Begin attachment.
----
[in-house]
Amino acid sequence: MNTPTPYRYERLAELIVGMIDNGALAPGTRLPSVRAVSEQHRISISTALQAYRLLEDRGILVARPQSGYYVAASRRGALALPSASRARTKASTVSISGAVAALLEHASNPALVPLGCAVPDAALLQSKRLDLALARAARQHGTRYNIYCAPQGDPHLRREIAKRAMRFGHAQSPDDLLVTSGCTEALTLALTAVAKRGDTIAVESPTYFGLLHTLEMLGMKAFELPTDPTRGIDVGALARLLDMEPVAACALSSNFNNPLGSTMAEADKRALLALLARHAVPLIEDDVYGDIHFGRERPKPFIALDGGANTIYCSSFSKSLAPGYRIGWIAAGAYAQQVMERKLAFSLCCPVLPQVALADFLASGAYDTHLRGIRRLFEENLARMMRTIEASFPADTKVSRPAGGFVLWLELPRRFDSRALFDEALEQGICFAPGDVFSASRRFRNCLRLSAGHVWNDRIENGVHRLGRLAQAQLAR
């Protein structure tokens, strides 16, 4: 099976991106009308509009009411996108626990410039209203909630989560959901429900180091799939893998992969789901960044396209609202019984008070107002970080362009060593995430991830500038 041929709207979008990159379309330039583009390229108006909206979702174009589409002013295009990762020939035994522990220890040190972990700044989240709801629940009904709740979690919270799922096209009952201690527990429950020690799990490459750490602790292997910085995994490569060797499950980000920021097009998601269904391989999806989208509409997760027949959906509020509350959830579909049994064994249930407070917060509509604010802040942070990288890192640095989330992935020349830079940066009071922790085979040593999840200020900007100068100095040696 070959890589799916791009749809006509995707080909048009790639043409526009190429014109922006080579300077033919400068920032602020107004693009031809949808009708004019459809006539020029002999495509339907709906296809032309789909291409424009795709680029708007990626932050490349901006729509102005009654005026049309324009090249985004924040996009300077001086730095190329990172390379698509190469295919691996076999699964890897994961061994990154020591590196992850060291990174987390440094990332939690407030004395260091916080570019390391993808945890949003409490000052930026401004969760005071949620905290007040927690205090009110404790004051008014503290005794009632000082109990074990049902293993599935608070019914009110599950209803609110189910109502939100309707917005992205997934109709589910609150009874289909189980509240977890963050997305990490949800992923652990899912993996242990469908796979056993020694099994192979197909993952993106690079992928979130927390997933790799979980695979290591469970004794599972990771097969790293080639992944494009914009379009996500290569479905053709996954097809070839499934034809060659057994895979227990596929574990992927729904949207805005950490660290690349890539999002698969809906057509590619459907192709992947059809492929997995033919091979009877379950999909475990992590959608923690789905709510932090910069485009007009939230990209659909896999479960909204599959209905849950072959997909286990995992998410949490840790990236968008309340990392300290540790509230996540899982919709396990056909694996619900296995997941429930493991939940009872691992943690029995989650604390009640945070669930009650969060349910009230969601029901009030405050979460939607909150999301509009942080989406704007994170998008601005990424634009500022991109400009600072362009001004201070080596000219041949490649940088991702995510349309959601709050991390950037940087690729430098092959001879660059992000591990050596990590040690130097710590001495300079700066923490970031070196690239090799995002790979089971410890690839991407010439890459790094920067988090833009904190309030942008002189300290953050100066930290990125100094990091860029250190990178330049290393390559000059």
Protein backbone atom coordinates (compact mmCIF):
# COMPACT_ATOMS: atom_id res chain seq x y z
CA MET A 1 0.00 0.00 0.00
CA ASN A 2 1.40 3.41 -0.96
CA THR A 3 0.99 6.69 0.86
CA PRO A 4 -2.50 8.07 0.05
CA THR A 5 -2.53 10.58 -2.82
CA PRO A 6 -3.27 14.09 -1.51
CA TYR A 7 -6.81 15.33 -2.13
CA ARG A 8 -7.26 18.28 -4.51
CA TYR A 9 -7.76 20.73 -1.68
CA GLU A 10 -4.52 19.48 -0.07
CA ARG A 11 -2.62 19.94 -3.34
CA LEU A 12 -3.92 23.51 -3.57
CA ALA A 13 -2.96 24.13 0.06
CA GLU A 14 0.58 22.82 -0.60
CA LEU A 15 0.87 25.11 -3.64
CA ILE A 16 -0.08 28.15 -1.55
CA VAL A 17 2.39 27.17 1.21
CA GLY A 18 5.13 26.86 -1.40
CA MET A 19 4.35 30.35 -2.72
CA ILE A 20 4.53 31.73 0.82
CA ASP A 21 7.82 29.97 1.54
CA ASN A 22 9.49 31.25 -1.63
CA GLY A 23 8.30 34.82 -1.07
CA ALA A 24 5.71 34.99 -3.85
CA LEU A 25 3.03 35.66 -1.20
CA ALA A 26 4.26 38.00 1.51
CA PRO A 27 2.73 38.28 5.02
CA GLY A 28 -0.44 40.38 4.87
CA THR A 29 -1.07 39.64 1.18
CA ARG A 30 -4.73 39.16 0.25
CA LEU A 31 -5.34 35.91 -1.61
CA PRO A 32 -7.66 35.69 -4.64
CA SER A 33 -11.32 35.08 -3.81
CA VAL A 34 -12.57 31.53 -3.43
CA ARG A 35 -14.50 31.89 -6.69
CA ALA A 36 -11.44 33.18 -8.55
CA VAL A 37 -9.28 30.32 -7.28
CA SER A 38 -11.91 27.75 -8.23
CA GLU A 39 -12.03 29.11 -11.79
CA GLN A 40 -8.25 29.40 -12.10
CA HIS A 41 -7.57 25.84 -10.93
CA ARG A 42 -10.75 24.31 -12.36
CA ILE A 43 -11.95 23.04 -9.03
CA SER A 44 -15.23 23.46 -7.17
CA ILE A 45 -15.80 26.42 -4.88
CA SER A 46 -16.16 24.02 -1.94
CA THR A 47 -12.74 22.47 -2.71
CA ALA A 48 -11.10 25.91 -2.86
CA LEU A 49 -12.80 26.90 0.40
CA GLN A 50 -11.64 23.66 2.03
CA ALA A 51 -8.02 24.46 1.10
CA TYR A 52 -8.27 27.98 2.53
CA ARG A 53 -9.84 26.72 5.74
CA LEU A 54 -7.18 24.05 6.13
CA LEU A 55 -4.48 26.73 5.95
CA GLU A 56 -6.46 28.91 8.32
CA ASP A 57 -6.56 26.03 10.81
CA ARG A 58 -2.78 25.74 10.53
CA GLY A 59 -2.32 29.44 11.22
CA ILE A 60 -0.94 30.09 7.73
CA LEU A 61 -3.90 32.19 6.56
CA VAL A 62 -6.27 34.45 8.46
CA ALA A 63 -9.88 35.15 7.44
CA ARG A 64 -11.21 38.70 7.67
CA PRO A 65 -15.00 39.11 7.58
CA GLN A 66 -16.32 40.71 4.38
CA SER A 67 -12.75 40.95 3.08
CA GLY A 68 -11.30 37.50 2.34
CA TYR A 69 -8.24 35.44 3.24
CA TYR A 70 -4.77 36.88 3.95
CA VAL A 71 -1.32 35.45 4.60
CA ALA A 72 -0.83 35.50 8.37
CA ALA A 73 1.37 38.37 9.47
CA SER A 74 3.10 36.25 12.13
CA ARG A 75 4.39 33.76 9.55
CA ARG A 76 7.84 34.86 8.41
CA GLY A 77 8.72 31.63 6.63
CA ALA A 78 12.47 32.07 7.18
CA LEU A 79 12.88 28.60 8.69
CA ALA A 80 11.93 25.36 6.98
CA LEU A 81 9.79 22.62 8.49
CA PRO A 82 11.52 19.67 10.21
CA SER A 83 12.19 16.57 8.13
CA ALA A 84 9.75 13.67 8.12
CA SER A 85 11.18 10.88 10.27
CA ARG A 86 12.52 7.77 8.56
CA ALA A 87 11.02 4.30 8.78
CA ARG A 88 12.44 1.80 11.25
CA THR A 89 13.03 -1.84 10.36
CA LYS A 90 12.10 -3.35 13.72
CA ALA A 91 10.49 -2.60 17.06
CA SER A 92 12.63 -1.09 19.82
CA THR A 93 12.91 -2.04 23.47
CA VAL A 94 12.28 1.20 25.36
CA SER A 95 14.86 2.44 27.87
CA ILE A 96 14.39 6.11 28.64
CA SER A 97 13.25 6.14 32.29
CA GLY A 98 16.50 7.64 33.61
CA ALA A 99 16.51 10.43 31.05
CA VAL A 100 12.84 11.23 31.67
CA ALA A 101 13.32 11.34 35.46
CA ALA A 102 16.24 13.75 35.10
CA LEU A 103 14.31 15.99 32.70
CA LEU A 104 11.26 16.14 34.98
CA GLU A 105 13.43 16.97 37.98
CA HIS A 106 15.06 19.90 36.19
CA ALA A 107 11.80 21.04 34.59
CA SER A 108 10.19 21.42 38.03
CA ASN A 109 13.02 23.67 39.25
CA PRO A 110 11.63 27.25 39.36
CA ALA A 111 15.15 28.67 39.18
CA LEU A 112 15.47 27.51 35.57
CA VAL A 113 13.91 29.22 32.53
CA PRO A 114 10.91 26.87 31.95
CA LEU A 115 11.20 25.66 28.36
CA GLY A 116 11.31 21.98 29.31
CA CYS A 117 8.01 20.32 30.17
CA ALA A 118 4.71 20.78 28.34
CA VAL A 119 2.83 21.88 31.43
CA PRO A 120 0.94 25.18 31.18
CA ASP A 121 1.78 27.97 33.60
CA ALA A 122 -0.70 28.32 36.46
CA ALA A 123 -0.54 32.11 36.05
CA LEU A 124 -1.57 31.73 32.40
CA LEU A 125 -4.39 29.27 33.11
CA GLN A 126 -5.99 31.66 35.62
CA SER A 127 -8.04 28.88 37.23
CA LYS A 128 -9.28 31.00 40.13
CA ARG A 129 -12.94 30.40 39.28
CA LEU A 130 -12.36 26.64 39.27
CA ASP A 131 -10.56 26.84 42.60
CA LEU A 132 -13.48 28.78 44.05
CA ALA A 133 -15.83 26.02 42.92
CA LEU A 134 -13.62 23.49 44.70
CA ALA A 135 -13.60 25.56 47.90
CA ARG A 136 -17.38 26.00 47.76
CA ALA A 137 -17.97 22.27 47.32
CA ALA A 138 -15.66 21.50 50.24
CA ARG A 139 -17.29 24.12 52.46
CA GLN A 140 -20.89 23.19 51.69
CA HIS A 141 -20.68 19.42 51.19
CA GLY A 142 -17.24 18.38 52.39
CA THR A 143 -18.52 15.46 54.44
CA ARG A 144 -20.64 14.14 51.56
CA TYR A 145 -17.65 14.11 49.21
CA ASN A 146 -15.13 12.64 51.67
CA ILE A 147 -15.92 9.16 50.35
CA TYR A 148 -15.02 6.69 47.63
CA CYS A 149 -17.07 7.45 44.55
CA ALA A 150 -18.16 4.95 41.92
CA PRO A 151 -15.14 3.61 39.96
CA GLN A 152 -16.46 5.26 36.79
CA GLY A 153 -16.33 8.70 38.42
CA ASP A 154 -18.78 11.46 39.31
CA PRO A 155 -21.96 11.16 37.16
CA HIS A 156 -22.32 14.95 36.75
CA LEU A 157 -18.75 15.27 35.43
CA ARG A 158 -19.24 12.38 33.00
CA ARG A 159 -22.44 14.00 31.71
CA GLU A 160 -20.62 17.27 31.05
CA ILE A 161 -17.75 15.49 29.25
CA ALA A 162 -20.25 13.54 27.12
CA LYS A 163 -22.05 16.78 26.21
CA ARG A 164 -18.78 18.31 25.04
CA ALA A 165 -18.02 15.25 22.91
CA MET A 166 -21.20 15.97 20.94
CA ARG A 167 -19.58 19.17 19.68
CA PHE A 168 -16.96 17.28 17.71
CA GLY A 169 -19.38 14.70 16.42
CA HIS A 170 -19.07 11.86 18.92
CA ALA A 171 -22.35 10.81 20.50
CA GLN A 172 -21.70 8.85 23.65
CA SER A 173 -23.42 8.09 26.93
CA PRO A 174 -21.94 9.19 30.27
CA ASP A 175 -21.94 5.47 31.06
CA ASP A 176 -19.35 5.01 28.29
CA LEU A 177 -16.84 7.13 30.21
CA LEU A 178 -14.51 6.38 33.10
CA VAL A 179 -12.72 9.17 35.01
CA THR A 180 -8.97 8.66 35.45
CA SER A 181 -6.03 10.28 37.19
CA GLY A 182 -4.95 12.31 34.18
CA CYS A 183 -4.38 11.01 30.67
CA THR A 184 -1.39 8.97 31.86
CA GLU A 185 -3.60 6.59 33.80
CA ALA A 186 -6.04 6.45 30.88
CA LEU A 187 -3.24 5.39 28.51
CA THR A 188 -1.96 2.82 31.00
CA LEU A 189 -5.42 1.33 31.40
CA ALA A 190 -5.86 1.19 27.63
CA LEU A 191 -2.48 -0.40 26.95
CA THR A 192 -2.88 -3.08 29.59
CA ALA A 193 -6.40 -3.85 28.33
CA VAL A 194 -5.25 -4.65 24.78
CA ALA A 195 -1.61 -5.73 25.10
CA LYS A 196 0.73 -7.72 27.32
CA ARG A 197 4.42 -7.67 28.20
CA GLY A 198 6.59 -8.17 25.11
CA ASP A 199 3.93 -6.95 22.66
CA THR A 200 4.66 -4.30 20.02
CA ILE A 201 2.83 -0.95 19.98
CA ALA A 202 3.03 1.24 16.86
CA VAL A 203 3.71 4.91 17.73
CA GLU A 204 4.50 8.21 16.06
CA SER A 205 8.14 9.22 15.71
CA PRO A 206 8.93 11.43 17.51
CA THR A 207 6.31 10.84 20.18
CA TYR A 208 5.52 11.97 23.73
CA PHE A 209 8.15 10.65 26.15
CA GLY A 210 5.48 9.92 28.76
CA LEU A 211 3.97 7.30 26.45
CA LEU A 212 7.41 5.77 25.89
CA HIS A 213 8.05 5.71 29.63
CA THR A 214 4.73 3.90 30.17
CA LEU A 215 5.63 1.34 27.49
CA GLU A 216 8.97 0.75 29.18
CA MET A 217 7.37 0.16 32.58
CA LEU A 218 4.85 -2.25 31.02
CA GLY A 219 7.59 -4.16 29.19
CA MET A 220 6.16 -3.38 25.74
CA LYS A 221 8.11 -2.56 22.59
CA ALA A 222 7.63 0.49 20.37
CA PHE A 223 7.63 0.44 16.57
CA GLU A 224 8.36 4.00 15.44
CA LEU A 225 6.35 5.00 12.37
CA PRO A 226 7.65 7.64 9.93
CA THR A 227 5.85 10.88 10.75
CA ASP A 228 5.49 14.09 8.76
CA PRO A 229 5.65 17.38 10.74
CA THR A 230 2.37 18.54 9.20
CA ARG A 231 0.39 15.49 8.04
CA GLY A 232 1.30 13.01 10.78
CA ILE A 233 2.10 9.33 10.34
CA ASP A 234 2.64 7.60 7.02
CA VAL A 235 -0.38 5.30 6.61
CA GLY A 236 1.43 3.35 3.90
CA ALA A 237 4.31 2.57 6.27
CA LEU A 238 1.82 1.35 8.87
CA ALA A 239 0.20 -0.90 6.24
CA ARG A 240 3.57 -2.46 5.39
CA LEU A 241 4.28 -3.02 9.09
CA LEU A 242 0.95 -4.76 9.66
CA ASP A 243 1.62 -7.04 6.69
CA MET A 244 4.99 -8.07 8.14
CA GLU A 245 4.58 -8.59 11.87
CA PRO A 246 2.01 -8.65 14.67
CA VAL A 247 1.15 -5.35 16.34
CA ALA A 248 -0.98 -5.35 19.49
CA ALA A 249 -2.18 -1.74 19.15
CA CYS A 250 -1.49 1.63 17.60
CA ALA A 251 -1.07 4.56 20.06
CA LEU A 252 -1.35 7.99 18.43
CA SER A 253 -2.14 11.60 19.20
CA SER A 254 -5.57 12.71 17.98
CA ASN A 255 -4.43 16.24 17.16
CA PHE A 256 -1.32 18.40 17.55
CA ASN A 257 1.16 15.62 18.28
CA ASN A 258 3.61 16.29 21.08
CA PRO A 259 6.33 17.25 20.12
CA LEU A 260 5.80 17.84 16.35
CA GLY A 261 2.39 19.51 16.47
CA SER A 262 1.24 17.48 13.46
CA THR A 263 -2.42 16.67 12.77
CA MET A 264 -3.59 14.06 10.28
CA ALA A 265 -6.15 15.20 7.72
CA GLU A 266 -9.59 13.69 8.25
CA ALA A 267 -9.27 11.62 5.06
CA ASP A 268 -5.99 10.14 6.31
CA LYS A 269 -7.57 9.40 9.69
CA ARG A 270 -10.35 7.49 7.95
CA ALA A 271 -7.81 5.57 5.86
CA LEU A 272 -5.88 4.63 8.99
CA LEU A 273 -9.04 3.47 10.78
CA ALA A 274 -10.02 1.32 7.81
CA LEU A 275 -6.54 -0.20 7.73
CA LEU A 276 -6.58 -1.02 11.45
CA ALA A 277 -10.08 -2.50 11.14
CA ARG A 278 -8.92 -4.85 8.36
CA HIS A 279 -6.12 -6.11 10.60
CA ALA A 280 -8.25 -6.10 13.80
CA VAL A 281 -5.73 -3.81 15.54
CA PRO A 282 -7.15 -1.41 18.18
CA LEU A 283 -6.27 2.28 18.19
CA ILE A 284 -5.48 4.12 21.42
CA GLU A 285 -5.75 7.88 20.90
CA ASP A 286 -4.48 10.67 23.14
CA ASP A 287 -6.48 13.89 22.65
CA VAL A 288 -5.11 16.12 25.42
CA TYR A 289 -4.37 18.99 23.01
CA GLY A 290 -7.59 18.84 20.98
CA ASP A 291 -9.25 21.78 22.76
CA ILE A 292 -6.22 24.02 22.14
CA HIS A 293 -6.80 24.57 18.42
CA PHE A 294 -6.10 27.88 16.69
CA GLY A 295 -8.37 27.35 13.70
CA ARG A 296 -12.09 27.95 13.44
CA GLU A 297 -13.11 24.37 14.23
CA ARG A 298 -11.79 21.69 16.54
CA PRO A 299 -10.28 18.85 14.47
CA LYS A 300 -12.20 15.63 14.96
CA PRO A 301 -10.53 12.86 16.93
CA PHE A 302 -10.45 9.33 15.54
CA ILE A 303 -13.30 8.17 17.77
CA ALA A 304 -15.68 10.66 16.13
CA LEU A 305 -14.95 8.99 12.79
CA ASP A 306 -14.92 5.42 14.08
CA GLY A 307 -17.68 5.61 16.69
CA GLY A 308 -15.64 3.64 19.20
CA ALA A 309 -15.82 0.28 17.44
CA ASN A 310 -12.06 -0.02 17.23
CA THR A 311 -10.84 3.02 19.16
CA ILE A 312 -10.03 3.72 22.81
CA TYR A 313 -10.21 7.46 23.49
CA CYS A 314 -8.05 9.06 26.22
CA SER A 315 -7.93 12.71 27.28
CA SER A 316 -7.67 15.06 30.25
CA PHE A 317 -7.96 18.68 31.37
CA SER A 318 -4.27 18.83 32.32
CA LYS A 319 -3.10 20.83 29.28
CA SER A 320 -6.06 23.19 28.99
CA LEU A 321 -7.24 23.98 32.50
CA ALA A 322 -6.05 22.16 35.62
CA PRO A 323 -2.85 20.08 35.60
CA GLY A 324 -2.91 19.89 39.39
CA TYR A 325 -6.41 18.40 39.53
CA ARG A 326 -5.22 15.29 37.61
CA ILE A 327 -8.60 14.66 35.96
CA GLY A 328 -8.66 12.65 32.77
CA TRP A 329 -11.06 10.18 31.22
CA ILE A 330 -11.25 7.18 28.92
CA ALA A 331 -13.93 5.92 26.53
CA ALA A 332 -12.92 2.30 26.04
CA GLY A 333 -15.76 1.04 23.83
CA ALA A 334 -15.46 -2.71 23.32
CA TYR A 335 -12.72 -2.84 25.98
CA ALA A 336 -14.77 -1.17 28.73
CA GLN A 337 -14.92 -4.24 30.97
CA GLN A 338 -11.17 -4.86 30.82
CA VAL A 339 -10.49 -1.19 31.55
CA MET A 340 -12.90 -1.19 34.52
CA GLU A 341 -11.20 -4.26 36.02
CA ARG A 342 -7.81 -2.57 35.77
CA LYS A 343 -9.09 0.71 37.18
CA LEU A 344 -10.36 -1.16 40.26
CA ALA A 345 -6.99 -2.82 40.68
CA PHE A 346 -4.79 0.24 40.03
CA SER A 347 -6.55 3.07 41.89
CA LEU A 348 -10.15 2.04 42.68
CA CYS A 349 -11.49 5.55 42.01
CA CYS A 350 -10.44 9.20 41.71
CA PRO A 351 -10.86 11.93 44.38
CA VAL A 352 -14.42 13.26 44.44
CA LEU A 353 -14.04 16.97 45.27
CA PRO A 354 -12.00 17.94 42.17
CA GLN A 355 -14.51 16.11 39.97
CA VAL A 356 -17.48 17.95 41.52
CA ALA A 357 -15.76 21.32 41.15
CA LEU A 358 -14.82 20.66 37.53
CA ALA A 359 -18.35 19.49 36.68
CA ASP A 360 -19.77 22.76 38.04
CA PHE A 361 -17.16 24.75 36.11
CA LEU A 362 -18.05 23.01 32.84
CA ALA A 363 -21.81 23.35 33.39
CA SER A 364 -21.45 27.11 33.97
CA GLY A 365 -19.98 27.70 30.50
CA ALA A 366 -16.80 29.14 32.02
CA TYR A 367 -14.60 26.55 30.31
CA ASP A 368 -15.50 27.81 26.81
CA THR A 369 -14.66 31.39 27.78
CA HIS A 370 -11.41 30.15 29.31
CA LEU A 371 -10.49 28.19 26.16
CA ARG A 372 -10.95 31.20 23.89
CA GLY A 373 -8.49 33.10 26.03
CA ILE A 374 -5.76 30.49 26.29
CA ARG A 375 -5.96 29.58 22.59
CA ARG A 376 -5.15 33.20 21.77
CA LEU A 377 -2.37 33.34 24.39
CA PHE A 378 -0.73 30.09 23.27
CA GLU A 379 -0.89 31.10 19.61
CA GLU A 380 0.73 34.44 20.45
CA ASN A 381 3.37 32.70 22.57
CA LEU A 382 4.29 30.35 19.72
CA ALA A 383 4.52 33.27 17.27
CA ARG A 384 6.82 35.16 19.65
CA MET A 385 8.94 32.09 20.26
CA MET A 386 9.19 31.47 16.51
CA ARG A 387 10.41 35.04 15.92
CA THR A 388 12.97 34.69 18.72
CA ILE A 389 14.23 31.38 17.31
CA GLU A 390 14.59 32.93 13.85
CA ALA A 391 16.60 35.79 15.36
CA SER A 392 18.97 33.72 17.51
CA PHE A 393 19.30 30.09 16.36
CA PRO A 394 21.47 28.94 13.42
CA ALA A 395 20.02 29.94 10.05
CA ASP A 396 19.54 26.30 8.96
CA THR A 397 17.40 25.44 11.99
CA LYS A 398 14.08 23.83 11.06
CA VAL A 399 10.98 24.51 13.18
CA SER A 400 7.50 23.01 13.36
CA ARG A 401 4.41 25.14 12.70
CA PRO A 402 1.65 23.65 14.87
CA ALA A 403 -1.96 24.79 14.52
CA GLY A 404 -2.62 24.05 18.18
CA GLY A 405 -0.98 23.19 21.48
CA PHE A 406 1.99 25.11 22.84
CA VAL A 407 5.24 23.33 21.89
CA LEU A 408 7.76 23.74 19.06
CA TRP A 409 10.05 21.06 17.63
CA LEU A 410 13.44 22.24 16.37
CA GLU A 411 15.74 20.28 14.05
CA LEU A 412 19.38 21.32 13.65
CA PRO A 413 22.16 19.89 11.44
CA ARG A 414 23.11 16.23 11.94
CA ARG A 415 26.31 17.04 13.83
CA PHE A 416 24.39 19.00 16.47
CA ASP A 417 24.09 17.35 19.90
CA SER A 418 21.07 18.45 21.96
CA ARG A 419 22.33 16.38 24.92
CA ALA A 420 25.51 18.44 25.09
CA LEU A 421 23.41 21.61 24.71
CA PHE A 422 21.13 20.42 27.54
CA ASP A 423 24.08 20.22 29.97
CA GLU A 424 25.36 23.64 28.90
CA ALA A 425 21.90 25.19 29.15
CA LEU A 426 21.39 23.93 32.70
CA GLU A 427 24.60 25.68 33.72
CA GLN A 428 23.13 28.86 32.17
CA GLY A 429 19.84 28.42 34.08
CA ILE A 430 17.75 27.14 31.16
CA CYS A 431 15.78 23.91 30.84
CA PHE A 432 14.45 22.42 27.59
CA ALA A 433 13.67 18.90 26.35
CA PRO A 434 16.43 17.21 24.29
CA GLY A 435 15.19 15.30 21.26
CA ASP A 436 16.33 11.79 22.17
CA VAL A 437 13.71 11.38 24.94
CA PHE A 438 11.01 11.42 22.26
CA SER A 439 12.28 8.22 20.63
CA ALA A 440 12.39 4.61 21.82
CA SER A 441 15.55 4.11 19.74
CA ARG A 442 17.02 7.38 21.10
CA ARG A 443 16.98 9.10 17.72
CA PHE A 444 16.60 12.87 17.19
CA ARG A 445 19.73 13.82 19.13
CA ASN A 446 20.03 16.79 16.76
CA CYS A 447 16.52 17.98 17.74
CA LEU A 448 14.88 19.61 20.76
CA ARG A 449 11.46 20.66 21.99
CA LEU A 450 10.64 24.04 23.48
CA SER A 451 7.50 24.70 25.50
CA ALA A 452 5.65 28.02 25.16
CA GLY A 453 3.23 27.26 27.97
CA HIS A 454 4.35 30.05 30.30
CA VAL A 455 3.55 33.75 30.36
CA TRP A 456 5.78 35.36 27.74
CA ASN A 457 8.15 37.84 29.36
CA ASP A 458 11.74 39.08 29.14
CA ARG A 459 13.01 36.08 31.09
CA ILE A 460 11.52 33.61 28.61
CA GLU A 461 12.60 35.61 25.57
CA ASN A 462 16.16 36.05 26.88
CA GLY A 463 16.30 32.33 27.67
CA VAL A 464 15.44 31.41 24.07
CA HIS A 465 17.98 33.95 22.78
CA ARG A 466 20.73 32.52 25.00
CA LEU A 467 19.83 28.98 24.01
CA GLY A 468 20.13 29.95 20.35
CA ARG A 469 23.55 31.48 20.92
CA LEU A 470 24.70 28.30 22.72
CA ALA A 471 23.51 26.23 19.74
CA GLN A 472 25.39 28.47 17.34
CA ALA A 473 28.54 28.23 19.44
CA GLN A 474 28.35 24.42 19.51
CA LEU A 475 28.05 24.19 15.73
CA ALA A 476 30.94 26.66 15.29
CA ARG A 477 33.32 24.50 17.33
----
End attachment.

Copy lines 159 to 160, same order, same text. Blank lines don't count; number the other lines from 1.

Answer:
CA ASP A 154 -18.78 11.46 39.31
CA PRO A 155 -21.96 11.16 37.16